My wife and I have walked this infertility journey for a decade. The entirety of our marriage. We have felt alone. We have felt lost, and we have felt loss. And I’ve not always handled it well. My wife would tell you that for a long time I didn’t want to be a dad.

For most of my life, I was terrified of making the same mistakes my father made. So in my late teens, I came to the conclusion that I’d simply never have kids. It was simple, I could not mess up that which I do not have. I am incredibly grateful for the healing I’ve experienced since those days, I’m not that person any longer.

But still. Different.

It’s different when the very first question anyone asks is ‘do you have any kids?’. It’s different when you’re on a first name basis with your dog’s physical therapist but have never met a pediatrician. It’s different when you’ve made new friends, but you struggle to invite them over because you don’t have kids for their kids to play with, you don’t have a kids room they can play in.

It’s just, different.

But if I could say one thing to my wife, and to anyone who resonates with our story, it would be this.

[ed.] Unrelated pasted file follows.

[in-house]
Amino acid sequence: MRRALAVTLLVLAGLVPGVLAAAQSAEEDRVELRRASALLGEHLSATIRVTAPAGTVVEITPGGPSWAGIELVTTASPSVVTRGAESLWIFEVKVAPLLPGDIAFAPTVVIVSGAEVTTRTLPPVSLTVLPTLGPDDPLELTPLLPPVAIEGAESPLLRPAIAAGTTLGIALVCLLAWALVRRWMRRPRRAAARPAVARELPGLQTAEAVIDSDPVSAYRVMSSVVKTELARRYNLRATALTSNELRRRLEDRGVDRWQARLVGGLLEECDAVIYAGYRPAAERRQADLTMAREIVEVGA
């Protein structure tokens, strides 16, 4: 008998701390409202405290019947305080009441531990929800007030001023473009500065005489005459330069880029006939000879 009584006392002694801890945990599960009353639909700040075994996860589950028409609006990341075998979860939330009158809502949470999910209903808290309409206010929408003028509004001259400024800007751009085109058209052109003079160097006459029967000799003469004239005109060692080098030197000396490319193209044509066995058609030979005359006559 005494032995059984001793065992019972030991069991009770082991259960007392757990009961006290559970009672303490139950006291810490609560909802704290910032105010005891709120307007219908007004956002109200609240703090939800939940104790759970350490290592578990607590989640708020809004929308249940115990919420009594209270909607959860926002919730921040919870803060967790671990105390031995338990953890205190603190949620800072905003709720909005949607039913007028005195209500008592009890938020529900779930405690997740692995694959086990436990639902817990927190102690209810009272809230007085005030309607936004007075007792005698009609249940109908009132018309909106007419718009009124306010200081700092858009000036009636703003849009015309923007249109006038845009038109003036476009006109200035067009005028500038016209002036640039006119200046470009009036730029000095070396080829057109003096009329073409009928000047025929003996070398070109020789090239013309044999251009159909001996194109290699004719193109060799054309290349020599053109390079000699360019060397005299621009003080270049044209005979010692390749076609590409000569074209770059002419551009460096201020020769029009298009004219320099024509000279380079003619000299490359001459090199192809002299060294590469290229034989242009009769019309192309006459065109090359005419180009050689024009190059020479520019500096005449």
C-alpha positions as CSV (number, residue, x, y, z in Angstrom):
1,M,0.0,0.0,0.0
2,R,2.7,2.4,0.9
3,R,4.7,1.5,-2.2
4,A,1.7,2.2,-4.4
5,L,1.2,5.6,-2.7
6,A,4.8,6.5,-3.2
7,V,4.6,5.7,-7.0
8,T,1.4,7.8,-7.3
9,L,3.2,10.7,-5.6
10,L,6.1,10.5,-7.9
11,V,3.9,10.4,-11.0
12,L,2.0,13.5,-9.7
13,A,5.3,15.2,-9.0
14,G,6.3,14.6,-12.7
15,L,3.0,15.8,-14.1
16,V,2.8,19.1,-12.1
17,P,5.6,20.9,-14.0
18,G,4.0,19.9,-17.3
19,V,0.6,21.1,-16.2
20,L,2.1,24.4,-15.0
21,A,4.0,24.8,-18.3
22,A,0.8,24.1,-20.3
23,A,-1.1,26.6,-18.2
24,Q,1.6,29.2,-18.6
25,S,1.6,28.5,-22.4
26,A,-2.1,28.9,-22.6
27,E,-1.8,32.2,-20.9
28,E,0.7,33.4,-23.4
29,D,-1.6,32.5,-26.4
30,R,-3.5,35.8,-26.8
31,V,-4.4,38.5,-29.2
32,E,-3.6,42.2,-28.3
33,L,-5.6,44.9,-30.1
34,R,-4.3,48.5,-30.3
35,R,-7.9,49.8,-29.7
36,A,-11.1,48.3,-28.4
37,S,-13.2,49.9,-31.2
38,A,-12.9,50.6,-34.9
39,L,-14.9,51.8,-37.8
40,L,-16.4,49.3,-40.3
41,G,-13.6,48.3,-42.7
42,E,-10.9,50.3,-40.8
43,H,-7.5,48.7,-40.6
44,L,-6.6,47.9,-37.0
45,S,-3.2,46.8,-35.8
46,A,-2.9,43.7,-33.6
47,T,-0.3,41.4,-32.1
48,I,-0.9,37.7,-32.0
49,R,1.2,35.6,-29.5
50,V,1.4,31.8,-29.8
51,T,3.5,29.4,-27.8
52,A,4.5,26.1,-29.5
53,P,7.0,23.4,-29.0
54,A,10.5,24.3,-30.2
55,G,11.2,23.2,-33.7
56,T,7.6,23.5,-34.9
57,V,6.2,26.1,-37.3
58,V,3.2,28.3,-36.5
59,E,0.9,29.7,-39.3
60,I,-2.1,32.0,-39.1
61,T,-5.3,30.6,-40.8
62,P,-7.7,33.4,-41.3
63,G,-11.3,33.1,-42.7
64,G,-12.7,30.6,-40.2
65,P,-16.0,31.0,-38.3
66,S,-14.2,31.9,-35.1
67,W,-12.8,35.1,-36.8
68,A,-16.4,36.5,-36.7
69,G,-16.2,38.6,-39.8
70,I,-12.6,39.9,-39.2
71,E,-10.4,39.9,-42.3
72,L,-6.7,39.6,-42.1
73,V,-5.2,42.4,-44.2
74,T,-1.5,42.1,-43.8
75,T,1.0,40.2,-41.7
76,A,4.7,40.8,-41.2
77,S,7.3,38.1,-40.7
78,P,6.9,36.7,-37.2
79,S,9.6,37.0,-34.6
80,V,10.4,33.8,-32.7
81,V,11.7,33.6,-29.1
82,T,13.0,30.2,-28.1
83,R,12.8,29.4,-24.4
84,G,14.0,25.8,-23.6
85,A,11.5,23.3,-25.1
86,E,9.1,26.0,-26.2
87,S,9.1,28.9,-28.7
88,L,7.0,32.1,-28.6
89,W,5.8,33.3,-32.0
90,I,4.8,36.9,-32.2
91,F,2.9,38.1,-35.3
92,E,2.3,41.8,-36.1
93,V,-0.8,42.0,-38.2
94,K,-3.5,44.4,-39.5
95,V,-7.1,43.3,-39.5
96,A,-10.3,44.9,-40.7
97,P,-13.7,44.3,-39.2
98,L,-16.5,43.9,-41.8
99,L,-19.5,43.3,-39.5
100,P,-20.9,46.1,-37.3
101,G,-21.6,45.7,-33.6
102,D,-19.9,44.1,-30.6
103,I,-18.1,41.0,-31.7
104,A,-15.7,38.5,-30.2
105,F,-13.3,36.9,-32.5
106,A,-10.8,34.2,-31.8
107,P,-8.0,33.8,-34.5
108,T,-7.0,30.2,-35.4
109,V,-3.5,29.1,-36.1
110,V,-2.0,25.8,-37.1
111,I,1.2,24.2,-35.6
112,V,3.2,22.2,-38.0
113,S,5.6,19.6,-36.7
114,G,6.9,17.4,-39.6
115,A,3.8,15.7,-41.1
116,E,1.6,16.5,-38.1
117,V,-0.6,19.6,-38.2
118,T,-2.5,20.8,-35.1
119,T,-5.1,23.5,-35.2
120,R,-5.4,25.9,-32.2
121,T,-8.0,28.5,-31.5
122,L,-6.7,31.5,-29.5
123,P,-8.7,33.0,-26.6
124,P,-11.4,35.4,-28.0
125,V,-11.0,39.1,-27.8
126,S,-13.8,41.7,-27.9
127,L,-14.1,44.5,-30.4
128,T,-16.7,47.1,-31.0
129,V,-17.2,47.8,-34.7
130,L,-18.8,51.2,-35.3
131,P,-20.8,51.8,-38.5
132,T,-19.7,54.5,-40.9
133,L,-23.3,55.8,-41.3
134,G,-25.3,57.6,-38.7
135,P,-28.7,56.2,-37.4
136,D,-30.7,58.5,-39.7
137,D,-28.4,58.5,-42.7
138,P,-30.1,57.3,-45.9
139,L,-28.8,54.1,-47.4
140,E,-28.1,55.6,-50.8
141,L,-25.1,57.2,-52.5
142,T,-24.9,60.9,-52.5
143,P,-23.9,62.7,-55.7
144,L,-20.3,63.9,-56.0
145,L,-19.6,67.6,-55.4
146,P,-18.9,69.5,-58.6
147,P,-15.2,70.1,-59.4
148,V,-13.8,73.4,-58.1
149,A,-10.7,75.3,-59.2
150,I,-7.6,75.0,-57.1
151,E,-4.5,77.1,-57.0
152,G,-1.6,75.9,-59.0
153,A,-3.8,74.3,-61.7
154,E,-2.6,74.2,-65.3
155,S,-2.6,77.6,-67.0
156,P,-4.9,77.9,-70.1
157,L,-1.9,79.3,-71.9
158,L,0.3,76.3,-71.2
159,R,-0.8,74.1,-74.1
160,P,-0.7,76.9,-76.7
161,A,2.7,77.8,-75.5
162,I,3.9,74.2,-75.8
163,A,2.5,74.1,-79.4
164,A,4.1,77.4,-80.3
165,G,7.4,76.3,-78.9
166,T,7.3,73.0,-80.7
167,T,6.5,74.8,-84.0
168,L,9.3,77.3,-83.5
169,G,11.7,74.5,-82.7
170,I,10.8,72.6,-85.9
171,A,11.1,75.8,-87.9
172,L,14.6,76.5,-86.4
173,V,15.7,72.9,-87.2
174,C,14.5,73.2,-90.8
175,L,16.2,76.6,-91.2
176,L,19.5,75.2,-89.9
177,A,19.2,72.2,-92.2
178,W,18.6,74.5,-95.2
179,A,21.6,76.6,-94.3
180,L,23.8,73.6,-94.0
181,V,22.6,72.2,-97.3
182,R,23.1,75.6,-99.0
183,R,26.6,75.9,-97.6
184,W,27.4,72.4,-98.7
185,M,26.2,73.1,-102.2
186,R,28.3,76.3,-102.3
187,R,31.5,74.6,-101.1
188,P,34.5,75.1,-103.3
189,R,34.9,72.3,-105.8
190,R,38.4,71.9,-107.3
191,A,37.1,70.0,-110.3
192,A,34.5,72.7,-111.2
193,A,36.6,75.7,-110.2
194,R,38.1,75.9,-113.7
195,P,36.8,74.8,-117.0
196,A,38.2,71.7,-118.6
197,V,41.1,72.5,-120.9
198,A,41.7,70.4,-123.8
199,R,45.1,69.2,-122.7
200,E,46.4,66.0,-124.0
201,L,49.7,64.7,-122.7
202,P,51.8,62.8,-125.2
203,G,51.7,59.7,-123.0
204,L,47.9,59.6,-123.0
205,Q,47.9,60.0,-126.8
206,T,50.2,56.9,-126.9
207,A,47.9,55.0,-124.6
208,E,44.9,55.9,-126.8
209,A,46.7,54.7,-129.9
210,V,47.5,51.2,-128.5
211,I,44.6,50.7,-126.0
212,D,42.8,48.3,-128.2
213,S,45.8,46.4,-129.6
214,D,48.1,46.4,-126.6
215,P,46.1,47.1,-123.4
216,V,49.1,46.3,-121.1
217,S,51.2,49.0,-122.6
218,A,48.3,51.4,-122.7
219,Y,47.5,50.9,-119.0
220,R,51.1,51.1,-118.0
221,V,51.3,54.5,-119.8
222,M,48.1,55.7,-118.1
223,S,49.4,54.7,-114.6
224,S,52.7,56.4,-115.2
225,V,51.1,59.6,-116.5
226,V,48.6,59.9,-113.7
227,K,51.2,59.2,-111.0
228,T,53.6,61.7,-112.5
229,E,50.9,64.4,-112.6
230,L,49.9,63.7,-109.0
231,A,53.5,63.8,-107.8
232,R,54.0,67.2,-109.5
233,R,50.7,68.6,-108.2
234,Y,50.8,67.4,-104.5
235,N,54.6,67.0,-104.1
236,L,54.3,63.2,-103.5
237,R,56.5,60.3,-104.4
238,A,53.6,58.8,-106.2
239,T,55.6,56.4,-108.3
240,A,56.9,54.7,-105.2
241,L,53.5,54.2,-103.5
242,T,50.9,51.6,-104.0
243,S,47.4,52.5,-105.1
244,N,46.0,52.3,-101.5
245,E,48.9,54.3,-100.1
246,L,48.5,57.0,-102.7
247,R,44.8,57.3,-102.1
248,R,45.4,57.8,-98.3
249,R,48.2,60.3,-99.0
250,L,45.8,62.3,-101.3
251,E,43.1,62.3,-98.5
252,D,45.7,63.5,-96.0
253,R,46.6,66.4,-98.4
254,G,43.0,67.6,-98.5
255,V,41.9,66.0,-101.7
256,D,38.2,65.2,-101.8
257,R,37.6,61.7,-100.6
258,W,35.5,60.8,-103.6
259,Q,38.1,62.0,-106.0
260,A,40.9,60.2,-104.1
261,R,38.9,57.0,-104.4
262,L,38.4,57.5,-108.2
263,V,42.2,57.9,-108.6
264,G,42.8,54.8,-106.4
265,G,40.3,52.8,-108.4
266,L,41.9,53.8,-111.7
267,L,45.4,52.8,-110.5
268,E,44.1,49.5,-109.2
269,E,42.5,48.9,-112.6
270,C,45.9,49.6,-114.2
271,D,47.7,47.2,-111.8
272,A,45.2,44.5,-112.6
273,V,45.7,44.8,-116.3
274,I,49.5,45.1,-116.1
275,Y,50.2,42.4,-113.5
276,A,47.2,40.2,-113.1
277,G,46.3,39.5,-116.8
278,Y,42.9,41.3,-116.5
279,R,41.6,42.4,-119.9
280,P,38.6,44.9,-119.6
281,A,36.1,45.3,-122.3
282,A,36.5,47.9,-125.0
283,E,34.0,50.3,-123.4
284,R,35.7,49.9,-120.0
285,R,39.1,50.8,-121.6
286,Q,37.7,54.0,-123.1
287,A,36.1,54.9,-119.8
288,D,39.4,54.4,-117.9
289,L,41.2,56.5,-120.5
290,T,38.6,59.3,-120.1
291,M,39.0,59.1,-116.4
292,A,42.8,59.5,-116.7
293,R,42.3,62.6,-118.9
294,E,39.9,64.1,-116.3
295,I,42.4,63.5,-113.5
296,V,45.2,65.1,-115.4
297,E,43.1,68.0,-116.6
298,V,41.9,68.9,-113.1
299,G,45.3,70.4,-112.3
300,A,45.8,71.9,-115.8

Yes, things are different.

Circumstances are different. Hard and painful questions exist that do not have answers.

Yes, this weekend will be different.

But you are not different.

You not broken.

You are not forgotten.

Your story is not over.

You are not different.

Our life has really never been what my wife and I would consider normal.

The majority of our friends married much younger than we were (we were 32).

The majority of our friends live near family.

The majority of our friends have children.

And infertility isn’t a word most people use in their daily language.

But if you do, you know it’s a shadow, ever there. It’s the blank spot in pictures. It’s the awkwardness in conversation when you meet someone and they ask how many kids you have.

It’s the question, why?

And it’s the reason Mothers Day looks differently, too.

Being honest, we don’t use that word often. We don’t talk about it.